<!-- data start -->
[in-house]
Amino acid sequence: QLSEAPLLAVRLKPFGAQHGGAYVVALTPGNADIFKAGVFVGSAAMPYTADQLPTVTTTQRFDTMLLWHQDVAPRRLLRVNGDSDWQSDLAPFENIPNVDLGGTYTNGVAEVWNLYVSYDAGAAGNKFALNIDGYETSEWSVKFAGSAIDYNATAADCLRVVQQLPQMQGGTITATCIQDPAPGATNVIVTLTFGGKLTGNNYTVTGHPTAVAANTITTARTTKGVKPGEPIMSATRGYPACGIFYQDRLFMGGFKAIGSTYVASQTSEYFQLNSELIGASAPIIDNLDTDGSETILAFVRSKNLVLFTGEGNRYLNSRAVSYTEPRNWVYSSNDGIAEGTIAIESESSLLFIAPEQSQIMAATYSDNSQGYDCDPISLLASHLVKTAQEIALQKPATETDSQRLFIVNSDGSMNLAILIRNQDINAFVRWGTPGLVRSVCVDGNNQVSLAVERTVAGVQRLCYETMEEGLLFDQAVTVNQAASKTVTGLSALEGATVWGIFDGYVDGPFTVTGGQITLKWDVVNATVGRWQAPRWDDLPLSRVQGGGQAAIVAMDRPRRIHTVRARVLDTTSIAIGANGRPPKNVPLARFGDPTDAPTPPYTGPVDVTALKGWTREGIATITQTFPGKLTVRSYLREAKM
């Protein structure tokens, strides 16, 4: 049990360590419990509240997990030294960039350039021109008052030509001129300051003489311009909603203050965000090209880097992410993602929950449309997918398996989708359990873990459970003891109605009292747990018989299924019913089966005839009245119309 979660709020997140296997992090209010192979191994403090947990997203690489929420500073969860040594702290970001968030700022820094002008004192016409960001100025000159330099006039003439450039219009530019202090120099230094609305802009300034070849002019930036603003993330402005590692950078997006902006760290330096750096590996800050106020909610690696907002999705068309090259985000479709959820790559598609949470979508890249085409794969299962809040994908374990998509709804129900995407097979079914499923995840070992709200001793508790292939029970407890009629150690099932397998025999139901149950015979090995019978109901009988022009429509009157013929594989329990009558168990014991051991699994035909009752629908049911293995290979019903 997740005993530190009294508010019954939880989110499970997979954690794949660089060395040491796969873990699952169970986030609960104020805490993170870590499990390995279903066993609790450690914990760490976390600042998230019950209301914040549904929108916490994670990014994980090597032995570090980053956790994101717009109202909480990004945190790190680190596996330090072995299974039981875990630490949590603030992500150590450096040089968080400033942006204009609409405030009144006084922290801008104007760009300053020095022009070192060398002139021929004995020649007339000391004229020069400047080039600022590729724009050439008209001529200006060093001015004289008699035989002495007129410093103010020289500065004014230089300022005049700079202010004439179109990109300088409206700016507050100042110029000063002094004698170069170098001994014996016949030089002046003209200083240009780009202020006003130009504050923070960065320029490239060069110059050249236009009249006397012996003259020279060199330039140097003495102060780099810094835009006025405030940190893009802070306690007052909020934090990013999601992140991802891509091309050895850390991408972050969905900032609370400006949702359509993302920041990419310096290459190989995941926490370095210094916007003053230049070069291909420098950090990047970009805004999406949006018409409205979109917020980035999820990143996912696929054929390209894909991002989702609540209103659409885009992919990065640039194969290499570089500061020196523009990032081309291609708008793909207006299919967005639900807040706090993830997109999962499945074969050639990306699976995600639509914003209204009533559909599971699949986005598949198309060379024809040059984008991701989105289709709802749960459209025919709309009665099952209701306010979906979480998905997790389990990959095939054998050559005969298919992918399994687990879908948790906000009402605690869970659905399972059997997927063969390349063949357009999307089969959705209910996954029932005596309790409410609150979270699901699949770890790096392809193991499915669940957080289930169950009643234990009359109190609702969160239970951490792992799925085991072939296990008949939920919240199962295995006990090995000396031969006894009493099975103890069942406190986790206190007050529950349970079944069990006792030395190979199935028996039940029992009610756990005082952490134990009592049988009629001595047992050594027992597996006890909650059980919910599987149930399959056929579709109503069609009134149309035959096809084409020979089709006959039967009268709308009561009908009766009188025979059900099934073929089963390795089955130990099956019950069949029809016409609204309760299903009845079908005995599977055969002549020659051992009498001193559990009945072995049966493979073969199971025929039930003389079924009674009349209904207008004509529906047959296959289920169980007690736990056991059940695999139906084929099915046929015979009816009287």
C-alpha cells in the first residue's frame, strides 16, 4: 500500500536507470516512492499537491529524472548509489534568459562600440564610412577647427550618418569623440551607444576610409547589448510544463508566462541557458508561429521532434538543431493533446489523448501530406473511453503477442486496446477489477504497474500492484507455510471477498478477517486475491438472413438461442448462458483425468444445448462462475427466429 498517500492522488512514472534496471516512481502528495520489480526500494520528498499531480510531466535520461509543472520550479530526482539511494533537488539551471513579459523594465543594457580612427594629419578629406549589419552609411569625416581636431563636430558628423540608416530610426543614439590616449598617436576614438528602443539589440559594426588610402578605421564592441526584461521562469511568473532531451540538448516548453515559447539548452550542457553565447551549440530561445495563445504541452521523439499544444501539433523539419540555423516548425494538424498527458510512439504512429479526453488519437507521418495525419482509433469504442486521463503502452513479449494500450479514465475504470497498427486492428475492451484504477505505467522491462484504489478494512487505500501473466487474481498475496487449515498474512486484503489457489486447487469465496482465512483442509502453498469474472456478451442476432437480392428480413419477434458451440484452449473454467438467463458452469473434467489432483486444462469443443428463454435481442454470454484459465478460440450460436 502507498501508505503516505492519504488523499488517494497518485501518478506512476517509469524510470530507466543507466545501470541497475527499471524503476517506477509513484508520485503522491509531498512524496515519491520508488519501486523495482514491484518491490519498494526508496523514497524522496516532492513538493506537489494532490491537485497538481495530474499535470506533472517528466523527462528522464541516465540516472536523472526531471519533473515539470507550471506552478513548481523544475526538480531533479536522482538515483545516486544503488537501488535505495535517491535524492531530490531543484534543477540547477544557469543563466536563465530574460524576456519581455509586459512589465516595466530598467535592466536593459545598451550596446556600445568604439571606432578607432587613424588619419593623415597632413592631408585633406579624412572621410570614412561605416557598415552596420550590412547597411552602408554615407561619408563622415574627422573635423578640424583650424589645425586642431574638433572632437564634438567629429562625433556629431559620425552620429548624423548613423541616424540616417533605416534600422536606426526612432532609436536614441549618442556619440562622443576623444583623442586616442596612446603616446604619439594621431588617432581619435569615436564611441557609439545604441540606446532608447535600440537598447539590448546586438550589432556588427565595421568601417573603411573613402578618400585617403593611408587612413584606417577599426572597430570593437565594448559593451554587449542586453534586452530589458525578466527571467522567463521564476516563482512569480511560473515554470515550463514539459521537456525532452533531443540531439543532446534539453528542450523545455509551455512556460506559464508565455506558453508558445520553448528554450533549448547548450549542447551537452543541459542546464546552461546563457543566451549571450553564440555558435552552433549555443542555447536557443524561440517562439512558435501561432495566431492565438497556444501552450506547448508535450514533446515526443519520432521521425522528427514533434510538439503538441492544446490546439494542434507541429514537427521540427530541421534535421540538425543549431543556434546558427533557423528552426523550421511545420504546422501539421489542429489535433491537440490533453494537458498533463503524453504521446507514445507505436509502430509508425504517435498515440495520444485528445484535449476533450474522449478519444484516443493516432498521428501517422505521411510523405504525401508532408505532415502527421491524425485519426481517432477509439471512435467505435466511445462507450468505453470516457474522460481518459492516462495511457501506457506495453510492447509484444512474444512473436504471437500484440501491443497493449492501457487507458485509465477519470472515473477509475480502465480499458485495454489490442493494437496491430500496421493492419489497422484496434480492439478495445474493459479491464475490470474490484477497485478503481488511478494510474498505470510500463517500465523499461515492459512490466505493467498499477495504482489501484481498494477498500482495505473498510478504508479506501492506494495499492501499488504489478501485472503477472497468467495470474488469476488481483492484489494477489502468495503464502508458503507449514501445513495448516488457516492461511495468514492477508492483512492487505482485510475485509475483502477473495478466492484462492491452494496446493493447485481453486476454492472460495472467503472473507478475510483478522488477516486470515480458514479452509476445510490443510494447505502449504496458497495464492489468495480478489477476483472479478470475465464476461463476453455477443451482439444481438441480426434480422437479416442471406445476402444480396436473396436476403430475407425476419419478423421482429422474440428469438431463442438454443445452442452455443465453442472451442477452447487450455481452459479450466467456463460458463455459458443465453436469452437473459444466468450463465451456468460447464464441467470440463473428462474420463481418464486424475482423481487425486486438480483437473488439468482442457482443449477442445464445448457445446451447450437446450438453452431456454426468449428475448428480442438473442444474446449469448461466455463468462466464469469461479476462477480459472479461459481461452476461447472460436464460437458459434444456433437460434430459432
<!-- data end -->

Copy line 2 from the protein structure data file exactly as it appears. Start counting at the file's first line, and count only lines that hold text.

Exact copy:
Amino acid sequence: QLSEAPLLAVRLKPFGAQHGGAYVVALTPGNADIFKAGVFVGSAAMPYTADQLPTVTTTQRFDTMLLWHQDVAPRRLLRVNGDSDWQSDLAPFENIPNVDLGGTYTNGVAEVWNLYVSYDAGAAGNKFALNIDGYETSEWSVKFAGSAIDYNATAADCLRVVQQLPQMQGGTITATCIQDPAPGATNVIVTLTFGGKLTGNNYTVTGHPTAVAANTITTARTTKGVKPGEPIMSATRGYPACGIFYQDRLFMGGFKAIGSTYVASQTSEYFQLNSELIGASAPIIDNLDTDGSETILAFVRSKNLVLFTGEGNRYLNSRAVSYTEPRNWVYSSNDGIAEGTIAIESESSLLFIAPEQSQIMAATYSDNSQGYDCDPISLLASHLVKTAQEIALQKPATETDSQRLFIVNSDGSMNLAILIRNQDINAFVRWGTPGLVRSVCVDGNNQVSLAVERTVAGVQRLCYETMEEGLLFDQAVTVNQAASKTVTGLSALEGATVWGIFDGYVDGPFTVTGGQITLKWDVVNATVGRWQAPRWDDLPLSRVQGGGQAAIVAMDRPRRIHTVRARVLDTTSIAIGANGRPPKNVPLARFGDPTDAPTPPYTGPVDVTALKGWTREGIATITQTFPGKLTVRSYLREAKM